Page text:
A guide for charging your EV in Washington

According to energy.gov, Washington ranks 4th in the United States for registered Electric Vehicles (EVs); as of June of 2021, there are over 50,520 EVs in circulation in our evergreen state. An extensive charging network is required to support such a vast quantity of electrified transportation. In this blog, you will learn how to calculate your EVs driving range and battery capacity to plan a charging route if you were to drive across the state, from Seattle to Spokane.

Driving from Seattle to Spokane

Let’s say you want to go to Spokane after an early Saturday afternoon Sounders game at Lumen Field. You had your EV charging during the game, so it is at 100% state of charge (SOC). The distance from Lumen Field to Spokane is roughly 279 miles, and on google maps would take you around 4 hours and 16 minutes. Most EVs have between 200 – 300 miles of driving range, meaning that you will have to charge at least once along the way to get to Spokane with a decent SOC left. The following are a couple of things you need to consider when driving long distances in an EV.

Your vehicle's battery

Driving using electricity stored in a battery means you have different units of measurement to consider when calculating the distances you can travel and the time needed to charge fully. The battery rating inside EVs is in kilowatt-hours (kWh); this is the same unit your electric utility company bills you for the electricity you use at home!

kWh into miles

With ICE vehicles, you would use miles per gallon, and a higher number would mean better fuel economy. We use Watt-hours per mile (Wh/mi) or miles per kWh (mi/kWh) for EVs. You can calculate the mi/kWh by dividing the range by the usable battery capacity. For our example, we will be driving the new 2022 Hyundai Ioniq 5 with a range of 303 miles and a usable battery capacity of 77.4 kWh; dividing the range by the battery capacity gets us 3.91 mi/kWh.

Also, be aware of the conditions in which the EV battery capacity and range are calculated in a controlled environment. The ambient temperature, altitude, and cargo weight (passengers and equipment) will affect the overall range you can drive on one charge.

Finding your charging station along the way

Tesla drivers have the luxury of having their proprietary charging network, but those using other EVs can utilize apps like ChargerHub’s Trip Planner. Here you can set your starting point and destination and find the charging stations along the way. We can charge at nearly the halfway mark in Ellensburg for our trip. You can choose Level 2 and 3 charging stations that best fit your allowable leisure time and the price you want to pay to charge your EV.

ChargeHub is an excellent resource for finding details on the available chargers along your route, such as costs, reviews, charger types, and the specs of the chargers, which is essential to calculating charging time and expenses; as you will see in the next section below!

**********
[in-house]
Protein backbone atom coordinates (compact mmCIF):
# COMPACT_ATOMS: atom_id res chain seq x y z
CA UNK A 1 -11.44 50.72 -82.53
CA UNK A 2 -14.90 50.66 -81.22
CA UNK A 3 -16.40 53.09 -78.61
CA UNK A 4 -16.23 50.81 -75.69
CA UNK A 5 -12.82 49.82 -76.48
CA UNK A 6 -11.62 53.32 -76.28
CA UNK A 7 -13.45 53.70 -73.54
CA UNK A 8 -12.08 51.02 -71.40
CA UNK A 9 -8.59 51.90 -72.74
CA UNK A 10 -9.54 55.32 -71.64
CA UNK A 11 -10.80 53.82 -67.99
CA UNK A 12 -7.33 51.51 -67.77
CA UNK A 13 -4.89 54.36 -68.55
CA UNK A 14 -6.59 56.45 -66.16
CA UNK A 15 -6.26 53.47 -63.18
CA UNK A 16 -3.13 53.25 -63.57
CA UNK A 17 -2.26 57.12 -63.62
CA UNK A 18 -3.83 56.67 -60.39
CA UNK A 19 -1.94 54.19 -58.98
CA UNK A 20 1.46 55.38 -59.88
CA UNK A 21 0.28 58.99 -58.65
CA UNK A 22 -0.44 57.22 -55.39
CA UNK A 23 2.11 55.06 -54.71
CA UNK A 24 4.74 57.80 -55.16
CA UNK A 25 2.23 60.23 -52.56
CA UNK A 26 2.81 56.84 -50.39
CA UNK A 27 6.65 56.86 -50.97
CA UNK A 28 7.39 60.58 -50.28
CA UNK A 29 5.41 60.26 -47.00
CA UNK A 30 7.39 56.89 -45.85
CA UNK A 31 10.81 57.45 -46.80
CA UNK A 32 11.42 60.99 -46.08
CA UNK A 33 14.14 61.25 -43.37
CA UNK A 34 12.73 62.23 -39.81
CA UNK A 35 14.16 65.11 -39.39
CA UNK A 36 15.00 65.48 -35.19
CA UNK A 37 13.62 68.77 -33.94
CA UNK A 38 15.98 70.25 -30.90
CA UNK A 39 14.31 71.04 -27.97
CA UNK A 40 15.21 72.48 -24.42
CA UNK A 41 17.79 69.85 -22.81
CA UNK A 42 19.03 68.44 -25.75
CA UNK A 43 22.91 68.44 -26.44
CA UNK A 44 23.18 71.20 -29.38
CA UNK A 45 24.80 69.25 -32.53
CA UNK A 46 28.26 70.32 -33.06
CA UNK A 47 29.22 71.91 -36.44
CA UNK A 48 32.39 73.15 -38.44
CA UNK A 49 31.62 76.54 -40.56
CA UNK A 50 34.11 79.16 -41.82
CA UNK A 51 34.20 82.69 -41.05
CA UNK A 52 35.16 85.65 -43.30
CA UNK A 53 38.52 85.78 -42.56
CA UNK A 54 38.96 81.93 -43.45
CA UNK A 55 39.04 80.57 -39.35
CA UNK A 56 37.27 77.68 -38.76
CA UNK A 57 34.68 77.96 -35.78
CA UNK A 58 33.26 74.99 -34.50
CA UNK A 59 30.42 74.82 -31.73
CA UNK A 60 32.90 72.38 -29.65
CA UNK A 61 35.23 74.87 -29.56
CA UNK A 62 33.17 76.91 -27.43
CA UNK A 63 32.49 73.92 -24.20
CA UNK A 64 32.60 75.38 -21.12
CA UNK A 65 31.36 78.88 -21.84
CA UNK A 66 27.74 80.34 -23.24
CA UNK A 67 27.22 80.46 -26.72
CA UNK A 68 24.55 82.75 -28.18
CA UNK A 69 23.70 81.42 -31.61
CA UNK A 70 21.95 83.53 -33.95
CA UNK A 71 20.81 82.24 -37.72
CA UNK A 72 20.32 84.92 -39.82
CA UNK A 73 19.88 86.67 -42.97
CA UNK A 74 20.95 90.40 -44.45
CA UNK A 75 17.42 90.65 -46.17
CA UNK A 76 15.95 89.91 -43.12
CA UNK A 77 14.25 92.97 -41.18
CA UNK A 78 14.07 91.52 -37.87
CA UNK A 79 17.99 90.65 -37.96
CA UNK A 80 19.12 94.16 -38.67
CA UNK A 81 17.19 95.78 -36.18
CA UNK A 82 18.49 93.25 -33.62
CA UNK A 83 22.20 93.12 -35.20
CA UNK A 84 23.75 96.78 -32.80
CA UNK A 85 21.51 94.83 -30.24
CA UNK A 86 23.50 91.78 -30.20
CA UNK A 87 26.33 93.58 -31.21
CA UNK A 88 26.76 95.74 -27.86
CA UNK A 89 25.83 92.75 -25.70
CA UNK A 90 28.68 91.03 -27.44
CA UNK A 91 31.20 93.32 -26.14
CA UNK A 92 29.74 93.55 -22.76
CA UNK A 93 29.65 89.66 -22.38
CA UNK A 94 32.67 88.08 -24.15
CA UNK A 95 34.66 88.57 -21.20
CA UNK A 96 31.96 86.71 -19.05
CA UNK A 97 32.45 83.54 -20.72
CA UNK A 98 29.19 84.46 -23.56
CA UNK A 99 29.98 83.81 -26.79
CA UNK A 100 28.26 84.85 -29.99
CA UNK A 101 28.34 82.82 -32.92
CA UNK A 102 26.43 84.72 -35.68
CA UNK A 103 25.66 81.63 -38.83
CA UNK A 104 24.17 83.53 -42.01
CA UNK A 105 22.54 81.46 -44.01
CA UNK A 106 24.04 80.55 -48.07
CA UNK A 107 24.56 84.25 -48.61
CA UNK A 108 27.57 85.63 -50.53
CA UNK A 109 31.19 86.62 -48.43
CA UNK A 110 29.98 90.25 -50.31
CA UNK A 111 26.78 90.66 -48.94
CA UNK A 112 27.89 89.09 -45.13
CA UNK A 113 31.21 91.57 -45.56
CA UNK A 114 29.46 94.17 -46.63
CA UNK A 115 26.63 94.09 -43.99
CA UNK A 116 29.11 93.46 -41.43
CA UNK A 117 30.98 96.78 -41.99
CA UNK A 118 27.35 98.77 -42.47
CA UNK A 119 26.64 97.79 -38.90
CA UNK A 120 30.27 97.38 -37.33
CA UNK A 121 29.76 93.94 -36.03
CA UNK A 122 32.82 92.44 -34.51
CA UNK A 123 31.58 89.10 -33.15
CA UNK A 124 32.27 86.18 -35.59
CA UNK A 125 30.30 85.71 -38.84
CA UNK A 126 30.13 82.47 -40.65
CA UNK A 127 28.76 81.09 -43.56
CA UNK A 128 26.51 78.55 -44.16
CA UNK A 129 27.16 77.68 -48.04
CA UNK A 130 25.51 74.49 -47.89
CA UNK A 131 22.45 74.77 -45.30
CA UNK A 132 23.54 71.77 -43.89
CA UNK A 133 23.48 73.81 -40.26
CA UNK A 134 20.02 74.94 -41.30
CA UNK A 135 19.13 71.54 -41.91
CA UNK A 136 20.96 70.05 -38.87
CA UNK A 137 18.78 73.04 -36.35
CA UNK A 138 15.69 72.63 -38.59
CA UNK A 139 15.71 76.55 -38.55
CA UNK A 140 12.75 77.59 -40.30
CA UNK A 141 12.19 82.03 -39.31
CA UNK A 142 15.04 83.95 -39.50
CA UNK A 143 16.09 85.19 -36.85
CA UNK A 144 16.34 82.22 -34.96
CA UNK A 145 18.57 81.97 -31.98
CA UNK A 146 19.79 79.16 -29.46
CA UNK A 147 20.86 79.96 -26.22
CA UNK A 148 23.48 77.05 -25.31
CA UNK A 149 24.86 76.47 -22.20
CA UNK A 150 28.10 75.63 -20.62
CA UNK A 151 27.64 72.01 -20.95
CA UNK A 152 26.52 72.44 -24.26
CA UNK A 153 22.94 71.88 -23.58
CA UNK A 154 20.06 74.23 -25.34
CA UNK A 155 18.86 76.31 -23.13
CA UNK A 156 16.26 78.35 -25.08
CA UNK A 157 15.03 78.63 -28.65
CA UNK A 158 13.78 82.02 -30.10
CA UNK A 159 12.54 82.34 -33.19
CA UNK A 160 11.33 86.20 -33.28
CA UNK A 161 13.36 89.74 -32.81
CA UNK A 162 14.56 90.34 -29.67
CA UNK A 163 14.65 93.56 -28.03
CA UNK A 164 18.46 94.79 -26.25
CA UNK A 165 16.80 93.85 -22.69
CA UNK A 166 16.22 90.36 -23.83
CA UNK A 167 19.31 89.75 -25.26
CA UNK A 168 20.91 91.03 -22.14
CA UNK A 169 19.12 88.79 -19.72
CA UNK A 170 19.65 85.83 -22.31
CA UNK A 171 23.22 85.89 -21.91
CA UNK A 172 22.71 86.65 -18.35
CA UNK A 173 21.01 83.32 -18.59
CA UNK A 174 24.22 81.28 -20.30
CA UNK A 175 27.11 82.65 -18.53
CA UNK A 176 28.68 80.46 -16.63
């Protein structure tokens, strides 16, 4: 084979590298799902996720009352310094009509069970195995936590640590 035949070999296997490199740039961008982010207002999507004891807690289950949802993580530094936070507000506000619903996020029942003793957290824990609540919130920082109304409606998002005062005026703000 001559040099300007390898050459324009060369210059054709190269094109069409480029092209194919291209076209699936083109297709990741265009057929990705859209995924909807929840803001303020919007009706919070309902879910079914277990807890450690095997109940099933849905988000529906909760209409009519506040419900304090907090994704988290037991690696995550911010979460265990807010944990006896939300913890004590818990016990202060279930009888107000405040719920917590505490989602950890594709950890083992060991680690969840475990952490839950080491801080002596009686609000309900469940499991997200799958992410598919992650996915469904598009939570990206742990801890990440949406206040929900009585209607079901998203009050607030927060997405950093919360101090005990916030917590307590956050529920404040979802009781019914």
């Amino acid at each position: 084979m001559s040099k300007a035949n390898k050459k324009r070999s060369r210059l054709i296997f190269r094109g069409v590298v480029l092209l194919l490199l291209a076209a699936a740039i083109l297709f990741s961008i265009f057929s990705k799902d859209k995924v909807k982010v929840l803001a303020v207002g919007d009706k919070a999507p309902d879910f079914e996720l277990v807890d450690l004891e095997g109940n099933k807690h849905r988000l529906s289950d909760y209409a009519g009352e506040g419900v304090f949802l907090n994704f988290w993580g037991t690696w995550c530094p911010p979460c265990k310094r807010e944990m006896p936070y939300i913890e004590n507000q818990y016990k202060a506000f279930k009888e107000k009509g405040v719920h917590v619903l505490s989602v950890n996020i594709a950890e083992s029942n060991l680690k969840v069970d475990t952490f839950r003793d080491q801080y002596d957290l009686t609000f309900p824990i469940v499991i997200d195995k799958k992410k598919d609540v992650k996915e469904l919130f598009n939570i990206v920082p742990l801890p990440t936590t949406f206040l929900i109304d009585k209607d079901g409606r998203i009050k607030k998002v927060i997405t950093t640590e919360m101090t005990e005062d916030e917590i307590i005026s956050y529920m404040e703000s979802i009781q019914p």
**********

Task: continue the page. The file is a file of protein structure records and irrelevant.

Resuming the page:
Calculating charging time and costs

With our charging spot selected in Ellensburg, we would have driven 109 miles to get there. Driving 109 miles means we have consumed 27.9 kWh of our battery (calculated by dividing 109 miles 3.91 mi/kWh = 27.87 kWh) capacity leaving us at a 64% SOC (27.9/77.4*100 = 36%, 100% – 36 = 64% ). We know we’ll need to drive some more once we get to Spokane, so we want to top the battery to 100% SOC. Using the DC fast charger at the Taco Bell charging station in Ellensburg, we can pay $0.43/kWh and charge at 350kW. Here is the equation to charge the battery at this station; charge time = battery capacity/(charge power*power efficiency). The average power efficiency for chargers is .9. So in our scenario, charge time = 27.9/(350kW*.9), which equates to a charge time of 6 minutes at the cost of $11.9.

Comparatively, a gas car with a 30 mi/gallon efficiency would consume (109/30 = 3.6 gallons ), and to fill up 3.6 gallons at $5/gallon would cost $18. Also, if you aren’t that into math, you can use the charge time calculator linked in the button below!

The future of EV charging in the USA

Fast charging stations that allow EV chargers to experience the quickest charge times will be the fastest-growing segment through 2030. The global market for EV charging infrastructure from 2022 to 2030 will be valued at $217.06 billion, which is in part of the collaboration of a plethora of car manufacturers that want to ensure their vehicles can charge throughout the network.

In the USA, President Biden’s infrastructure Law included a $7.5 billion investment to create 500,000 chargers to add to the national network. In line with the goal of 50% of new car sales to be EV, it is essential to have a charging network to support the cultural experience of driving our vehicles across the beautiful United States of America. There is a lot to look forward to if you enjoy driving cars, as all-electric cars have newer features not available in current ICE transportation. Our vehicles will become more entwined with our everyday living, from autonomous driving to powering your home during grid outages!

user profile image for Manuel Larrain
Manuel Larrain
Manuel Larrain is a Chilean-born US citizen who studied business and sustainability at Western Washington University. Solar energy is his passion, as it is transforming how Washingtonians power their lifestyle. He believes we can address climate change, environmental justice, and steward a brighter future for all of us through renewable energy.